Caring for the CaregiverLanguage: English Location: Toronto Western Hospital, 9 East Wing, Group Room B (Room 9E436). Cost: Free. Very limited seating. When: May 24 & 25, June 19. Participants must attend all dates. Click here for more info
A research project evaluating Acceptance & Commitment Training (ACT) for female caregivers of individuals with fetal alcohol spectrum disorder (FASD).
The ACT intervention is spread over 1 evening followed by a full day and a “refresher” evening session, held 4 weeks later. It is required that you attend all three dates.
FASD and the Criminal Justice System: What can we do?Language: English Location: CPRI, Zarfas Hall 600 Sanatorium Road London, ON N6H 3W7 Cost: $55 Early Bird (register before March 22) $65 Standard Rate (register after March 22) $45 Group Rate (2+ participants) $25 Student Rate (must register offline/provide copy of student ID) When: Wednesday, May 22, 2019 from 9:00 AM to 4:00 PM Click here for more info
“It’s a Brain Thing” – Full day FASD Workshop with Nate SheetsLanguage: English Location: London, ON Cost: Early bird (first 50 registrations) $65, then $85 each (includes lunch and refreshments) When: Wednesday, May 15, 2019 Click here for more info
Understand the cognitive struggles and strengths of those with FASD, learn principles, and gain tools to support them.
Nate Sheets is an international FASD behaviour consultant, speaker, and advocate from Oregon, US. He has a decade of experience in the developmental disability field and helps families, schools, mental health programs, and government agencies understand the needs of people with FASD. Nate takes neuropsychology concepts and finds practical ways to apply them to challenging behaviours in a way that values the dignity and respect of all people involved.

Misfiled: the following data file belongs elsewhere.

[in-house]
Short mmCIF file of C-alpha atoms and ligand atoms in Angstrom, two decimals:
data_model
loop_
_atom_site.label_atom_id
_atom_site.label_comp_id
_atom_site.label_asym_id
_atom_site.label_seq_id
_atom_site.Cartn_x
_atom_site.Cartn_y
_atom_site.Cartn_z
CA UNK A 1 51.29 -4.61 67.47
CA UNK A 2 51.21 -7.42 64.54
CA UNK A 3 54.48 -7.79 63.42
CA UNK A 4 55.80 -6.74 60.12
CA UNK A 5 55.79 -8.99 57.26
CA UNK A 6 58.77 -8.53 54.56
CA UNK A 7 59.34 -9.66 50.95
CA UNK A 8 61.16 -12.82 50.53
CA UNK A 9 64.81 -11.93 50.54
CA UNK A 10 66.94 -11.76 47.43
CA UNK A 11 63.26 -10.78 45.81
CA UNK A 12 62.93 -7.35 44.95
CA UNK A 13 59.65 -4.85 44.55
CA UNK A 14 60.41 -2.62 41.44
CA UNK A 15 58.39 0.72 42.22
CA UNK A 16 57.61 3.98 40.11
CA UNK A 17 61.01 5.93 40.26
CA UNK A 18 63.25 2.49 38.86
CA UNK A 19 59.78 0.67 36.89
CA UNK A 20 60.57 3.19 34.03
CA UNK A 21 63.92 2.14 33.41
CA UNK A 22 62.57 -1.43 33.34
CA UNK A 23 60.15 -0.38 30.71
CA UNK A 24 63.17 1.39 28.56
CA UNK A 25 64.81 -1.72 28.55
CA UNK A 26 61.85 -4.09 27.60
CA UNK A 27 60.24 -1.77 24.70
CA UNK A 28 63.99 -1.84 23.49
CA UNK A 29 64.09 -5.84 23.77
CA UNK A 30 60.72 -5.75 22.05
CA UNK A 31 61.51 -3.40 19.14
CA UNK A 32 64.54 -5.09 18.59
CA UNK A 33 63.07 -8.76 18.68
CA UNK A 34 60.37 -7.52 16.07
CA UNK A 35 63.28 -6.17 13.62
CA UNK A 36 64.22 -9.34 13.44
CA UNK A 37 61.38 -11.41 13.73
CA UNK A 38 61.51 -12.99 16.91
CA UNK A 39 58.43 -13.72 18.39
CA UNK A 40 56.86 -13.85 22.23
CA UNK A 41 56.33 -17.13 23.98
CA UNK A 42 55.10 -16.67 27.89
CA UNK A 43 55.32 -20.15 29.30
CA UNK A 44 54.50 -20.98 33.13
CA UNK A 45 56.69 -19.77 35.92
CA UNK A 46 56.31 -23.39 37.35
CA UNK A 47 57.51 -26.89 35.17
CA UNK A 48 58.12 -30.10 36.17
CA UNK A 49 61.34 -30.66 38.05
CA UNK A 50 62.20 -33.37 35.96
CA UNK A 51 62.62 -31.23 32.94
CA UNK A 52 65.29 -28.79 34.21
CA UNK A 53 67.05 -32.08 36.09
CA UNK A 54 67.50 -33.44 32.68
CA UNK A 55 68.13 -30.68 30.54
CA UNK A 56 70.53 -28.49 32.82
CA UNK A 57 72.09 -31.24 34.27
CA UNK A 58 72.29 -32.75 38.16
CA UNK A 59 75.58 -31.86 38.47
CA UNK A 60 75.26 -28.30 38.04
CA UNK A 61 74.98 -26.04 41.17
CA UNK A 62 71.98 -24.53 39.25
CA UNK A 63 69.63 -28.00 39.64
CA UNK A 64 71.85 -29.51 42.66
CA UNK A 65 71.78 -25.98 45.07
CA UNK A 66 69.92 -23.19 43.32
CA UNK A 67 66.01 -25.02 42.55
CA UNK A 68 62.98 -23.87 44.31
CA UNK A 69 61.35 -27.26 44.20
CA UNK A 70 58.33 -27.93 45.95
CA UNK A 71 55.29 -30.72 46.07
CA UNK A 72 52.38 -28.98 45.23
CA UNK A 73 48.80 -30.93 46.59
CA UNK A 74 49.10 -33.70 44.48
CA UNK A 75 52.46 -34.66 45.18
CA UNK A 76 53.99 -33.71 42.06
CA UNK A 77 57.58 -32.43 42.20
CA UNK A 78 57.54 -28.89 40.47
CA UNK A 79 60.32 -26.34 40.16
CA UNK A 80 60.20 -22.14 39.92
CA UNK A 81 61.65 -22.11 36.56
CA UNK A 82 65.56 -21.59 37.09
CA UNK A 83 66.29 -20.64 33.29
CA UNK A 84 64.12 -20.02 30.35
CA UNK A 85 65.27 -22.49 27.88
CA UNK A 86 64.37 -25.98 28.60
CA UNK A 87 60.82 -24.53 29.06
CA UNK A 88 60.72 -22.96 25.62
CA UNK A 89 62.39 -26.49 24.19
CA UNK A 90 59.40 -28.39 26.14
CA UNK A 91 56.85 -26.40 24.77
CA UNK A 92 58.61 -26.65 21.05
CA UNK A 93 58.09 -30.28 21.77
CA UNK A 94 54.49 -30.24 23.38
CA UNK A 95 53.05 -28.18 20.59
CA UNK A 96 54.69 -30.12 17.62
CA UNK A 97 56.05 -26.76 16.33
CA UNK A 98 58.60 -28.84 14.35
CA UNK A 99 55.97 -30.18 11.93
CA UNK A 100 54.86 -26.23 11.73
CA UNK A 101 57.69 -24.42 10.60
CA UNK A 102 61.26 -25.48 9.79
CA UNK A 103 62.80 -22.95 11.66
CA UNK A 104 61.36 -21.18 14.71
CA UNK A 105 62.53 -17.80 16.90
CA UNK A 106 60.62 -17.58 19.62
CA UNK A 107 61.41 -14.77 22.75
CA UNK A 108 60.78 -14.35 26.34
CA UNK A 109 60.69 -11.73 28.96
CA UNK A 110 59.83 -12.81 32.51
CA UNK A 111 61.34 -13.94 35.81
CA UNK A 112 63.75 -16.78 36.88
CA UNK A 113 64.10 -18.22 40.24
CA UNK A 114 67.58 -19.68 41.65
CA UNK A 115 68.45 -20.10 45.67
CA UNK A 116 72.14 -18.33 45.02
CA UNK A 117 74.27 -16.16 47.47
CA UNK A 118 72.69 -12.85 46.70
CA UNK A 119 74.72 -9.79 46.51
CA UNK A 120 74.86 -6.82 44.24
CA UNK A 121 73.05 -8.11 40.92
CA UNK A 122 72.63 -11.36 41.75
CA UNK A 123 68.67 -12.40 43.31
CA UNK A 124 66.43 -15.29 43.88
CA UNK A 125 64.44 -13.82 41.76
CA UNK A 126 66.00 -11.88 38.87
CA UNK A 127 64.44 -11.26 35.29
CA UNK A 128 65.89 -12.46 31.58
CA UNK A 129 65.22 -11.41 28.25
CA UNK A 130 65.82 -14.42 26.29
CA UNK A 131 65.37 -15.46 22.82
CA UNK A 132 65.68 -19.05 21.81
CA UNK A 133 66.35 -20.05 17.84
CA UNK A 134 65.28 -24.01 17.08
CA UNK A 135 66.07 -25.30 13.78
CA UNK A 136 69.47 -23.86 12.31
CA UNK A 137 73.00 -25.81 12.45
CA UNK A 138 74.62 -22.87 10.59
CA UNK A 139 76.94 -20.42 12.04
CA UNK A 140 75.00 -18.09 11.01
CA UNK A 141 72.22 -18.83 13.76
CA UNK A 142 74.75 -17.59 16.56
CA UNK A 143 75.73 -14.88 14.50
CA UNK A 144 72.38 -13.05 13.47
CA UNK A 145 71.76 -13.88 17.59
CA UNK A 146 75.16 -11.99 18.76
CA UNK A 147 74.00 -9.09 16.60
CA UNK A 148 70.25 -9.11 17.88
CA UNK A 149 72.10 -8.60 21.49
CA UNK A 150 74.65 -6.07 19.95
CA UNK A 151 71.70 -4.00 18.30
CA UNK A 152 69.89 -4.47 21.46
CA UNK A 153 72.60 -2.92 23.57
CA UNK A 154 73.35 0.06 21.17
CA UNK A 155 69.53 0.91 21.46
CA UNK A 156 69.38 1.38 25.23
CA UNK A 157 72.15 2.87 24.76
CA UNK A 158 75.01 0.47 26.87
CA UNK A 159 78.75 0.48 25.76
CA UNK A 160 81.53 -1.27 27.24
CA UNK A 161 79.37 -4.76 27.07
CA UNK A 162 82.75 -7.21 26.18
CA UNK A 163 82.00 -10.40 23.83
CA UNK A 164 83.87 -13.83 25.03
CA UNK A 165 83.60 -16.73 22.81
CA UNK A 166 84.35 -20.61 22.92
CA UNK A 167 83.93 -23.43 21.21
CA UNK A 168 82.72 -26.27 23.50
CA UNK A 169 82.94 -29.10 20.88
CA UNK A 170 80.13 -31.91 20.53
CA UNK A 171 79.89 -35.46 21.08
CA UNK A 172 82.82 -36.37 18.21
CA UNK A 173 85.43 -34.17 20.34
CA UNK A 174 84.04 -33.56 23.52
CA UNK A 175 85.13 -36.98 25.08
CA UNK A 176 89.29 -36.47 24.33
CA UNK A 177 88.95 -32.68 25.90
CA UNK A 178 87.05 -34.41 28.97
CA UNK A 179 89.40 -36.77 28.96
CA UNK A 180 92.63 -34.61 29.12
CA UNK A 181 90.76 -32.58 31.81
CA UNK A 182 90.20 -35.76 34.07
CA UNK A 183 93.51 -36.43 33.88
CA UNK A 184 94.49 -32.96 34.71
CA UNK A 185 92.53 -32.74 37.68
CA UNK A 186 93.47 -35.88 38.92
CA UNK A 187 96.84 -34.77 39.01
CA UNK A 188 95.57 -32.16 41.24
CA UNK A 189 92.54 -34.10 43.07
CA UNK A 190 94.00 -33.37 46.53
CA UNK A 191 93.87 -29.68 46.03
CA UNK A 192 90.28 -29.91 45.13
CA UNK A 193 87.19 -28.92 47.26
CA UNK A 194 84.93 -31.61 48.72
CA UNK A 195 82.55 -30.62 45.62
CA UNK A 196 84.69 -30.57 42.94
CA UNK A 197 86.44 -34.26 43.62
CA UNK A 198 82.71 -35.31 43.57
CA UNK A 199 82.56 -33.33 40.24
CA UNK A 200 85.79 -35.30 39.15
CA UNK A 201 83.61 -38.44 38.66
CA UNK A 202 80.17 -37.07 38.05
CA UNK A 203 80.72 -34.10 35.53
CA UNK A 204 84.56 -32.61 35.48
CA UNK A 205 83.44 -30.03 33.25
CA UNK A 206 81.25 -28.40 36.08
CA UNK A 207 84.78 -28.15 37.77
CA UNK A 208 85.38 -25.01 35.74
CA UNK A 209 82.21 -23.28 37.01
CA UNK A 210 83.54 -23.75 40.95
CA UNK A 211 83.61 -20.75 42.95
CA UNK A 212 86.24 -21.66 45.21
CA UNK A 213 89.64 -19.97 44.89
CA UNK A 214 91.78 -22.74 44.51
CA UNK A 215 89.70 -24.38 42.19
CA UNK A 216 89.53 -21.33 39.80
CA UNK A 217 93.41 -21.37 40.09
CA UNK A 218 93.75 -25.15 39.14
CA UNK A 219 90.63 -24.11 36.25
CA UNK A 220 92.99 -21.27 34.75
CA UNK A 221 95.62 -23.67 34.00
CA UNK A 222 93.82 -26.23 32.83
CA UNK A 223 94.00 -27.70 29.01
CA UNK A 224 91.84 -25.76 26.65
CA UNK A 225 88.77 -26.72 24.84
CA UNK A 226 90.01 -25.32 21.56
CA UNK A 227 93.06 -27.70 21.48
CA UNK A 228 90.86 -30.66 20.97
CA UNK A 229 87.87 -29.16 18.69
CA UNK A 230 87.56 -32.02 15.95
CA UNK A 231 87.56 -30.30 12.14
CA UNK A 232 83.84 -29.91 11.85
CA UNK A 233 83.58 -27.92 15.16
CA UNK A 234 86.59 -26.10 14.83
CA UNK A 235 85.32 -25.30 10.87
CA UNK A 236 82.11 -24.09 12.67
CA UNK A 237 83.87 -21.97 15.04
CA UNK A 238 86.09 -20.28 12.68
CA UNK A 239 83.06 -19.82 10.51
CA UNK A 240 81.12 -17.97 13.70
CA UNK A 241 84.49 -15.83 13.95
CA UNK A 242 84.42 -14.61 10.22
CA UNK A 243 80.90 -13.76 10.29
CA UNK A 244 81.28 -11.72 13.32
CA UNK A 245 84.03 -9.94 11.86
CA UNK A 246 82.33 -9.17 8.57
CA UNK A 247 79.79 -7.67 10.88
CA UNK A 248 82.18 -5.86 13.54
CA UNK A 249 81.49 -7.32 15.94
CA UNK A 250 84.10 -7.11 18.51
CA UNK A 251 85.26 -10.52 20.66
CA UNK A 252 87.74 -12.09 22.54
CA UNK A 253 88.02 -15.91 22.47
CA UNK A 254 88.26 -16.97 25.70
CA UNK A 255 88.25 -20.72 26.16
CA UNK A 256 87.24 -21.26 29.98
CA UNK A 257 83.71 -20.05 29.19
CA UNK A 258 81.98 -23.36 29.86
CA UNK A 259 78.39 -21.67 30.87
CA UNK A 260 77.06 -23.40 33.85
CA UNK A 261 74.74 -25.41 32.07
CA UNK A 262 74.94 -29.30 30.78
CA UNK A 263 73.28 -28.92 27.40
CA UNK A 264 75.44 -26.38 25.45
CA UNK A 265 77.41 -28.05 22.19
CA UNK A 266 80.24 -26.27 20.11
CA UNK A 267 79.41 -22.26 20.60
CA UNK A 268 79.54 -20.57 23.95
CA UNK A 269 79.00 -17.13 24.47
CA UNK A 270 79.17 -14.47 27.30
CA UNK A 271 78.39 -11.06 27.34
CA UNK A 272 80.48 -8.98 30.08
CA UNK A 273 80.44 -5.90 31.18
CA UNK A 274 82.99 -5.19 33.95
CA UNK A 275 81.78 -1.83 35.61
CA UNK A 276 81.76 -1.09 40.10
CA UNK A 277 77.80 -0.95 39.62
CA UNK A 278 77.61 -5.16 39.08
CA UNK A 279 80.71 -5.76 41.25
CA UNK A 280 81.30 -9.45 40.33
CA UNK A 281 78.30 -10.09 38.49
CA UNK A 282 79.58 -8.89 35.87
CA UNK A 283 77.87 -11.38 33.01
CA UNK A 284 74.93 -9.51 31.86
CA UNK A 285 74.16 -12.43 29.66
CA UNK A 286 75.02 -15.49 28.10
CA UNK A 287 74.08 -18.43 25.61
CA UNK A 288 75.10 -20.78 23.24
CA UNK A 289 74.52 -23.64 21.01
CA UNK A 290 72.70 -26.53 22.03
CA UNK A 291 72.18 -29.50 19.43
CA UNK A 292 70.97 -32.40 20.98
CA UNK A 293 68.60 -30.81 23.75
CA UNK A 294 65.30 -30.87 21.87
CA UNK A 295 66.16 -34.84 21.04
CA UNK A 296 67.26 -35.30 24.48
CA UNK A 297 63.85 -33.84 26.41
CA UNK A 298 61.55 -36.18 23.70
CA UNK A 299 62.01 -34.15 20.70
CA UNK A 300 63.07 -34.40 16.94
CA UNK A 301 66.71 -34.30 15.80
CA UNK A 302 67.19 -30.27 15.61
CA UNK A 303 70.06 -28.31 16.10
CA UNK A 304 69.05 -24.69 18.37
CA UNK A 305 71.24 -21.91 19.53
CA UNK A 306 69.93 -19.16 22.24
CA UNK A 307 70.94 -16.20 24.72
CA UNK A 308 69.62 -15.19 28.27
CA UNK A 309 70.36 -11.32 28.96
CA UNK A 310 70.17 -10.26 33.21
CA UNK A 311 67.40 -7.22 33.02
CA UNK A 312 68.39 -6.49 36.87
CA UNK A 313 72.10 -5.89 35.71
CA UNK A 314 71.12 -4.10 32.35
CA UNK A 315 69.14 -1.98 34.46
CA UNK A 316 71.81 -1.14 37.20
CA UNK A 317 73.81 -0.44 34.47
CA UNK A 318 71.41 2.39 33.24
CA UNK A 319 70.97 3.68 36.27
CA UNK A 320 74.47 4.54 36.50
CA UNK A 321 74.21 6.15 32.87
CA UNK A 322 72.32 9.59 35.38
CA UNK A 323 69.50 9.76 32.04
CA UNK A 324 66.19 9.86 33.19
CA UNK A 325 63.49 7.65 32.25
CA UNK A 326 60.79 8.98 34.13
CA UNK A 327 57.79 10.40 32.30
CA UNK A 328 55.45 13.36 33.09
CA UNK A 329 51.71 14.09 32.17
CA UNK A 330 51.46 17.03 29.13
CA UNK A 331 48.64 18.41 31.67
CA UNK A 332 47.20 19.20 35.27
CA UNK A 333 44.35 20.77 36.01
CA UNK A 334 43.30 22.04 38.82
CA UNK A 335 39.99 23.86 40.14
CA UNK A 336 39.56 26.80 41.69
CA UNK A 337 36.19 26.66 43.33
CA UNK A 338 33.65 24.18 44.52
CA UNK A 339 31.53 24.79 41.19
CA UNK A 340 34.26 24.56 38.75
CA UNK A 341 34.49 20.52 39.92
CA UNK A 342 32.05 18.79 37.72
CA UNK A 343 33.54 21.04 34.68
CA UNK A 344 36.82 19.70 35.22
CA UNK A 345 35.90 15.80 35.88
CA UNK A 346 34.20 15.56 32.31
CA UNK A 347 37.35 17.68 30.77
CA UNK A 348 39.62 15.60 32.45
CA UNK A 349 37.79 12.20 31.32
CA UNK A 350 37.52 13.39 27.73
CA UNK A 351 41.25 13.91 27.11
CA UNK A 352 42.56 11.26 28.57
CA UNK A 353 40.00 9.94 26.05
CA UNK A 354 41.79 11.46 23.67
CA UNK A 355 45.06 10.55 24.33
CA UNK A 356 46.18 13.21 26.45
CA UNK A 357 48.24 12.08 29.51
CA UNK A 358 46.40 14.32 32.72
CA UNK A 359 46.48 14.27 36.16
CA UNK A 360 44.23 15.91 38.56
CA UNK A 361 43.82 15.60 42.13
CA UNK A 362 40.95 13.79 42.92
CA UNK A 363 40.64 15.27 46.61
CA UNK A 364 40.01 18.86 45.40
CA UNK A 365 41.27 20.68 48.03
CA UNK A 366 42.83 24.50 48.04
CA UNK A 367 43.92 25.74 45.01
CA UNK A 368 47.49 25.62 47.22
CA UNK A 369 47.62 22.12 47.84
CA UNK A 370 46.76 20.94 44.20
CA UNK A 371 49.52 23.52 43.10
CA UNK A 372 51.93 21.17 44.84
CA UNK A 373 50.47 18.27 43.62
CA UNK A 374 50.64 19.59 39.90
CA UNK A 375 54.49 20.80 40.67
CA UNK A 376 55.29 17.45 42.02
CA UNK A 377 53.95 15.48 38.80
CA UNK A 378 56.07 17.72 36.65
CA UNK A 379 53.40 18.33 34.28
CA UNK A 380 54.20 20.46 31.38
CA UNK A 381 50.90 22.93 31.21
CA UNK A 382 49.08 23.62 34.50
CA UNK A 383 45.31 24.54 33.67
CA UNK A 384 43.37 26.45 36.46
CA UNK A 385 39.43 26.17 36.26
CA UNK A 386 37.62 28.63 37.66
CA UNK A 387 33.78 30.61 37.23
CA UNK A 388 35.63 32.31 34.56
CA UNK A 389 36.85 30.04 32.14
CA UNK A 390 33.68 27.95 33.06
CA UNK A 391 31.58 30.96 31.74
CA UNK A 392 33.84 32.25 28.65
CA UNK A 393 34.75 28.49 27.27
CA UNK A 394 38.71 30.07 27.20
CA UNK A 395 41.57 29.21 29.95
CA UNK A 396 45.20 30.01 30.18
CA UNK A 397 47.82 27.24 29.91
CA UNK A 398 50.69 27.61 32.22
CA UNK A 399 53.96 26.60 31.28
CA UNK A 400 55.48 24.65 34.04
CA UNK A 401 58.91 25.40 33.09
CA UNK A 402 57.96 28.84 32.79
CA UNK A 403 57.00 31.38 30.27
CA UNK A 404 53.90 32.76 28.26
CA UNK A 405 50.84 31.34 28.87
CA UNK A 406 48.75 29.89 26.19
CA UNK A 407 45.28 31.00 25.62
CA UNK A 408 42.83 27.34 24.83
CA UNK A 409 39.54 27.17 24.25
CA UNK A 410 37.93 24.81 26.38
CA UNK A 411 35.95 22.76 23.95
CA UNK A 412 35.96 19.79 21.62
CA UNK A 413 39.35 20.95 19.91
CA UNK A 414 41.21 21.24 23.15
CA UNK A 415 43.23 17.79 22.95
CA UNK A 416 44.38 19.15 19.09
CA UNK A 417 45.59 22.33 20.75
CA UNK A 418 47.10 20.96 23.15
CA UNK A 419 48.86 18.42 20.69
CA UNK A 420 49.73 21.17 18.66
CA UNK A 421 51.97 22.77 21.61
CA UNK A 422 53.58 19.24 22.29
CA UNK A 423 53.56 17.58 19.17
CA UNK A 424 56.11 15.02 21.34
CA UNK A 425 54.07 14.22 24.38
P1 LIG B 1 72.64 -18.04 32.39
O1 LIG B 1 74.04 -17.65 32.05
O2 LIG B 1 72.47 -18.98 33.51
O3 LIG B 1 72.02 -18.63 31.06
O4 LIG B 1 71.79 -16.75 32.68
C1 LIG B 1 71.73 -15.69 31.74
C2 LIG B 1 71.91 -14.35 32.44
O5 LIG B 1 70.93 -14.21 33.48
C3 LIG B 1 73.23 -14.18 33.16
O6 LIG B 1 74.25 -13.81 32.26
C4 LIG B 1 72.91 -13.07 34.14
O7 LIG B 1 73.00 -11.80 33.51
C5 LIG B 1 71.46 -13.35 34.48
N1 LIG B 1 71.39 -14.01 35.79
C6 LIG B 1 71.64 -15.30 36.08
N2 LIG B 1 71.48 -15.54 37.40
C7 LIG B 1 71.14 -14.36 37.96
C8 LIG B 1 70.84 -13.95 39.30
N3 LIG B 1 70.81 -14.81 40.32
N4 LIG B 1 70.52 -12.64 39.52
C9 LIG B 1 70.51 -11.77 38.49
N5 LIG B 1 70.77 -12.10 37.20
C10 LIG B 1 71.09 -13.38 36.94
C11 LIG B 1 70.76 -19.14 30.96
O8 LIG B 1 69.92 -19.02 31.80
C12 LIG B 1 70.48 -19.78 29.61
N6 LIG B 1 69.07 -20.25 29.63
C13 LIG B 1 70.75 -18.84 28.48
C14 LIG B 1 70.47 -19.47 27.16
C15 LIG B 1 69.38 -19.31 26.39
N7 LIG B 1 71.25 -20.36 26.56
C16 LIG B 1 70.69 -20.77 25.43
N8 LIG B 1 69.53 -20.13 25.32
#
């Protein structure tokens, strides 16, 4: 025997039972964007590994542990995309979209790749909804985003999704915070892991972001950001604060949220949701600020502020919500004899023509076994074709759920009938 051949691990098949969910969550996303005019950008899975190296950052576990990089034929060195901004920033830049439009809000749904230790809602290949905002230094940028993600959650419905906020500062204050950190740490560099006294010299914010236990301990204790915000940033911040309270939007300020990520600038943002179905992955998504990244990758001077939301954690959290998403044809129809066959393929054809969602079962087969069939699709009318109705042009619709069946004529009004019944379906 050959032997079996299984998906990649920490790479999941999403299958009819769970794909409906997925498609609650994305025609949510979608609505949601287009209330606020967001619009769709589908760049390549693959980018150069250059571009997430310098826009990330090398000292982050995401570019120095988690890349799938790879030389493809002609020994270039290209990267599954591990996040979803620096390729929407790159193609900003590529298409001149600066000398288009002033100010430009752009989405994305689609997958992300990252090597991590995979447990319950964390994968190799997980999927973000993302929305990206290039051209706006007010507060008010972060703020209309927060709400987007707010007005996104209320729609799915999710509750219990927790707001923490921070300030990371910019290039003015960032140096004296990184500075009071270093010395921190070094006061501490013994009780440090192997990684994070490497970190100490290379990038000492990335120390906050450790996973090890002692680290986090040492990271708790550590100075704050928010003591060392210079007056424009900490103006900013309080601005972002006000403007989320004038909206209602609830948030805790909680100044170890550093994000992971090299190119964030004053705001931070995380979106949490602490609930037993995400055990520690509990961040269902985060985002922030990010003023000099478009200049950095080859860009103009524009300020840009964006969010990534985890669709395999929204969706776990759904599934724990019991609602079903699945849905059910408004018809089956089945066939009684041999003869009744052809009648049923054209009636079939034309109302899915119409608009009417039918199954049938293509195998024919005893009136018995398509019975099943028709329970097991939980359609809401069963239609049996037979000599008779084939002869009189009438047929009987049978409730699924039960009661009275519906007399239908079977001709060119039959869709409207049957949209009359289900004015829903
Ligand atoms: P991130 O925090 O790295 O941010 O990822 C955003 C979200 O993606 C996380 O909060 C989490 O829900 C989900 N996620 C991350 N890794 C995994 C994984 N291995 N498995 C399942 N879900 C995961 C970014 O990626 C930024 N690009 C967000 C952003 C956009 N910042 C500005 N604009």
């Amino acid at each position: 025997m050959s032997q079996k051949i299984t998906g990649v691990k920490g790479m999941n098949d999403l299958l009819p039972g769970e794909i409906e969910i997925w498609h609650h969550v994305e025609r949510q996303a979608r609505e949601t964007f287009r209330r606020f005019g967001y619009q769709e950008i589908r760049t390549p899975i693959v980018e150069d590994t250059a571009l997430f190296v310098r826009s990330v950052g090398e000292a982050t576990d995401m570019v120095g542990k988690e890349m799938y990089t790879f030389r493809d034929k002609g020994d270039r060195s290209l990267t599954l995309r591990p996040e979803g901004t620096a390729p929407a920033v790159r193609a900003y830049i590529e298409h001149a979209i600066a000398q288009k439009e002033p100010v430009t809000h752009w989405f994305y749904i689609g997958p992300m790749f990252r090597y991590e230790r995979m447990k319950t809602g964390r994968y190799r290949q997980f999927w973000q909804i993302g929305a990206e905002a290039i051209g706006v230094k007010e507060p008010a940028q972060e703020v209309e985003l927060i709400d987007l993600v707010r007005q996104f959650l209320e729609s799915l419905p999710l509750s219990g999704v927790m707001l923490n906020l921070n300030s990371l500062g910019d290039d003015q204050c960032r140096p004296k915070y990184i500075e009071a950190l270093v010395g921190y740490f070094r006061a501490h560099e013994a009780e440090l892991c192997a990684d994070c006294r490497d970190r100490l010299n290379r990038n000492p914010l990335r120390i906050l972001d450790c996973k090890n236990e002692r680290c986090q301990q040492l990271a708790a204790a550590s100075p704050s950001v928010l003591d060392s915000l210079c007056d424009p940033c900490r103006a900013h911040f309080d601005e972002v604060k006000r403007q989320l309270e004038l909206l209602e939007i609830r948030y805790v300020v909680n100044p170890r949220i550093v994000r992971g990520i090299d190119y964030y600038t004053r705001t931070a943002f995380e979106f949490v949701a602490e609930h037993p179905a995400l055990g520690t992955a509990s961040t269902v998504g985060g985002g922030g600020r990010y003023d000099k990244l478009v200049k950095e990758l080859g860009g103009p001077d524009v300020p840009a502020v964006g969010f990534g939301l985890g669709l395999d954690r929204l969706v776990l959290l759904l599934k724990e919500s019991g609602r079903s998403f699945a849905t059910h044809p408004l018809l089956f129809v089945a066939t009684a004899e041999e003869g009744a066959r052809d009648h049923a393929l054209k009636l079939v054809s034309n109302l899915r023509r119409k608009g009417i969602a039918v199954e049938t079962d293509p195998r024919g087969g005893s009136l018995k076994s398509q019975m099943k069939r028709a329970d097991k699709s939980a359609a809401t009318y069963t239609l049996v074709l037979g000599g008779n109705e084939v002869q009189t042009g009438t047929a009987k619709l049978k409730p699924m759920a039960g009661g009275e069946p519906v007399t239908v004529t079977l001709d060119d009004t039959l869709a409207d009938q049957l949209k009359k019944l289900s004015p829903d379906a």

Webinar: Developing a Prenatal SBIRT System – An Ethical Approach to Prevention and InterventionLanguage: English Location: Online Cost: $19.99 US When: May 14, 11:00-12:15 p.m. Pacific, 1:00 - 2:15 p.m. Central, 2:00-3:15 p.m. Eastern Click here for more info
Screening, brief intervention, and referral to treatment (SBIRT) is a proven strategy for improving pregnancy outcomes for women who are using a variety of substances.
Key questions to be addressed: How should the community be involved in establishing an SBIRT system for pregnant women? What is the role of the primary prenatal care provider? What is the best way to screen for substance use in pregnancy? What good does toxicology testing serve, and what methodology is best? What defines successful medication-assisted treatment in pregnancy? What are the key barriers to establishing a fully functioning prenatal SBIRT system? What responsibilities do prenatal care providers have in establishing a plan of safe care, as required by federal CARA legislation?
Why this is important: Science tells us that SBIRT strategies are an effective and efficient means of prevention; however, widespread racial and social class bias as well as an inherent bias against women who use substances during pregnancy propel the call for punitive approaches that drive women out of prenatal care. A successful SBIRT system will significantly reduce maternal and infant morbidity and mortality and drive down health care costs.
FASD Through a Variety of Lenses – Dr. James ReynoldsLanguage: English Location: Centennial Secondary School Palmer Road Belleville, ON K8P 4E1 Cost: Free When: Thursday, April 18, 2019 Click here for more info
The newly appointed Chief Scientific Officer, Dr. James Reynolds, will speak with the Hastings and Prince Edward County FASD Care Giver Support Group on April 18 to share his research on the effects of prenatal alcohol exposure on the developing brain. During the workshop, he will also explore the resulting cognitive, behavioural and socio-emotional deficits that may occur in children when the developing prenatal brain is exposed to alcohol include a discussion on the impact of treatment and developing community awareness of prenatal alcohol exposure on the developing brain. This workshop is for parents, teachers, therapists, doctors and respite support workers. Find out more: bit.ly/2Z404CP